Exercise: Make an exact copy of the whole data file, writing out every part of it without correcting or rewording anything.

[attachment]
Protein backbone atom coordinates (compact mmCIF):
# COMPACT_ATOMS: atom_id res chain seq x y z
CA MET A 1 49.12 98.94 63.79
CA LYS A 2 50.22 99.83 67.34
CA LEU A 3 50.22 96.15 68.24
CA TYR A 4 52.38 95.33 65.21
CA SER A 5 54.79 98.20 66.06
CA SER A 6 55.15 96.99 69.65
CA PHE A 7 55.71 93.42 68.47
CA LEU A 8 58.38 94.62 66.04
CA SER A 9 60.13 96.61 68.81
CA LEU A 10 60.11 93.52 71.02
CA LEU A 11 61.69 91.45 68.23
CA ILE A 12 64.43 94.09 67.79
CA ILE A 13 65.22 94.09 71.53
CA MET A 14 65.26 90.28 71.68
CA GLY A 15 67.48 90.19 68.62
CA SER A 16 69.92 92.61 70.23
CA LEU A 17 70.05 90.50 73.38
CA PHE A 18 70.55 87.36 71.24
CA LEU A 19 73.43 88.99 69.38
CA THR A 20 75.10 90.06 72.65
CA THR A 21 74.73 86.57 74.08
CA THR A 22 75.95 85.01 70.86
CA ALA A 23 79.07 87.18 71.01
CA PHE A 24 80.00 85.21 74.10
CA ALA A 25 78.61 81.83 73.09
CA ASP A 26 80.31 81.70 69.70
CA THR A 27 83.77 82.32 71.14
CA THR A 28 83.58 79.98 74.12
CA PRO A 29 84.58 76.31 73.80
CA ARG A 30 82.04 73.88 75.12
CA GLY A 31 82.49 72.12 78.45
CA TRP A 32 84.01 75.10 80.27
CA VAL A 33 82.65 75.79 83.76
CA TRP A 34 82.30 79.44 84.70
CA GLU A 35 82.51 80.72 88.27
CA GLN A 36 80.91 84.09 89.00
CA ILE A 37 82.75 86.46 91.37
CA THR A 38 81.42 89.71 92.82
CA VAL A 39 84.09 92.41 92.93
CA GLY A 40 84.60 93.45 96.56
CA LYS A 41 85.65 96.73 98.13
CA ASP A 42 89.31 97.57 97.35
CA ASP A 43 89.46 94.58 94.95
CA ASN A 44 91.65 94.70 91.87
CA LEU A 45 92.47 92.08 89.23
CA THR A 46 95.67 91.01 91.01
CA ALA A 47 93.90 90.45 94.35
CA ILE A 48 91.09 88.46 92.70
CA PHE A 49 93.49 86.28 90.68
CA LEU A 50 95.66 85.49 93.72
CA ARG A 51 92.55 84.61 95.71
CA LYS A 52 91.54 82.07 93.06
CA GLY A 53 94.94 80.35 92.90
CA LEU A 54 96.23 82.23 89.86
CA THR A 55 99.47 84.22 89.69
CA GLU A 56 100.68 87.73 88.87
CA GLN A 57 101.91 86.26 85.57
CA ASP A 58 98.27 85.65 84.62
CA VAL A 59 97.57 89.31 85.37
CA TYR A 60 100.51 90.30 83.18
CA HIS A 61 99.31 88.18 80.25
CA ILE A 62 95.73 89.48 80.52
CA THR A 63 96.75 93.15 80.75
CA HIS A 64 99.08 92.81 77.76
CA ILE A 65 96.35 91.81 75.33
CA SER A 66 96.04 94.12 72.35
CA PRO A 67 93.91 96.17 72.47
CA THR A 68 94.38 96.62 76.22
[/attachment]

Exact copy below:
Protein backbone atom coordinates (compact mmCIF):
# COMPACT_ATOMS: atom_id res chain seq x y z
CA MET A 1 49.12 98.94 63.79
CA LYS A 2 50.22 99.83 67.34
CA LEU A 3 50.22 96.15 68.24
CA TYR A 4 52.38 95.33 65.21
CA SER A 5 54.79 98.20 66.06
CA SER A 6 55.15 96.99 69.65
CA PHE A 7 55.71 93.42 68.47
CA LEU A 8 58.38 94.62 66.04
CA SER A 9 60.13 96.61 68.81
CA LEU A 10 60.11 93.52 71.02
CA LEU A 11 61.69 91.45 68.23
CA ILE A 12 64.43 94.09 67.79
CA ILE A 13 65.22 94.09 71.53
CA MET A 14 65.26 90.28 71.68
CA GLY A 15 67.48 90.19 68.62
CA SER A 16 69.92 92.61 70.23
CA LEU A 17 70.05 90.50 73.38
CA PHE A 18 70.55 87.36 71.24
CA LEU A 19 73.43 88.99 69.38
CA THR A 20 75.10 90.06 72.65
CA THR A 21 74.73 86.57 74.08
CA THR A 22 75.95 85.01 70.86
CA ALA A 23 79.07 87.18 71.01
CA PHE A 24 80.00 85.21 74.10
CA ALA A 25 78.61 81.83 73.09
CA ASP A 26 80.31 81.70 69.70
CA THR A 27 83.77 82.32 71.14
CA THR A 28 83.58 79.98 74.12
CA PRO A 29 84.58 76.31 73.80
CA ARG A 30 82.04 73.88 75.12
CA GLY A 31 82.49 72.12 78.45
CA TRP A 32 84.01 75.10 80.27
CA VAL A 33 82.65 75.79 83.76
CA TRP A 34 82.30 79.44 84.70
CA GLU A 35 82.51 80.72 88.27
CA GLN A 36 80.91 84.09 89.00
CA ILE A 37 82.75 86.46 91.37
CA THR A 38 81.42 89.71 92.82
CA VAL A 39 84.09 92.41 92.93
CA GLY A 40 84.60 93.45 96.56
CA LYS A 41 85.65 96.73 98.13
CA ASP A 42 89.31 97.57 97.35
CA ASP A 43 89.46 94.58 94.95
CA ASN A 44 91.65 94.70 91.87
CA LEU A 45 92.47 92.08 89.23
CA THR A 46 95.67 91.01 91.01
CA ALA A 47 93.90 90.45 94.35
CA ILE A 48 91.09 88.46 92.70
CA PHE A 49 93.49 86.28 90.68
CA LEU A 50 95.66 85.49 93.72
CA ARG A 51 92.55 84.61 95.71
CA LYS A 52 91.54 82.07 93.06
CA GLY A 53 94.94 80.35 92.90
CA LEU A 54 96.23 82.23 89.86
CA THR A 55 99.47 84.22 89.69
CA GLU A 56 100.68 87.73 88.87
CA GLN A 57 101.91 86.26 85.57
CA ASP A 58 98.27 85.65 84.62
CA VAL A 59 97.57 89.31 85.37
CA TYR A 60 100.51 90.30 83.18
CA HIS A 61 99.31 88.18 80.25
CA ILE A 62 95.73 89.48 80.52
CA THR A 63 96.75 93.15 80.75
CA HIS A 64 99.08 92.81 77.76
CA ILE A 65 96.35 91.81 75.33
CA SER A 66 96.04 94.12 72.35
CA PRO A 67 93.91 96.17 72.47
CA THR A 68 94.38 96.62 76.22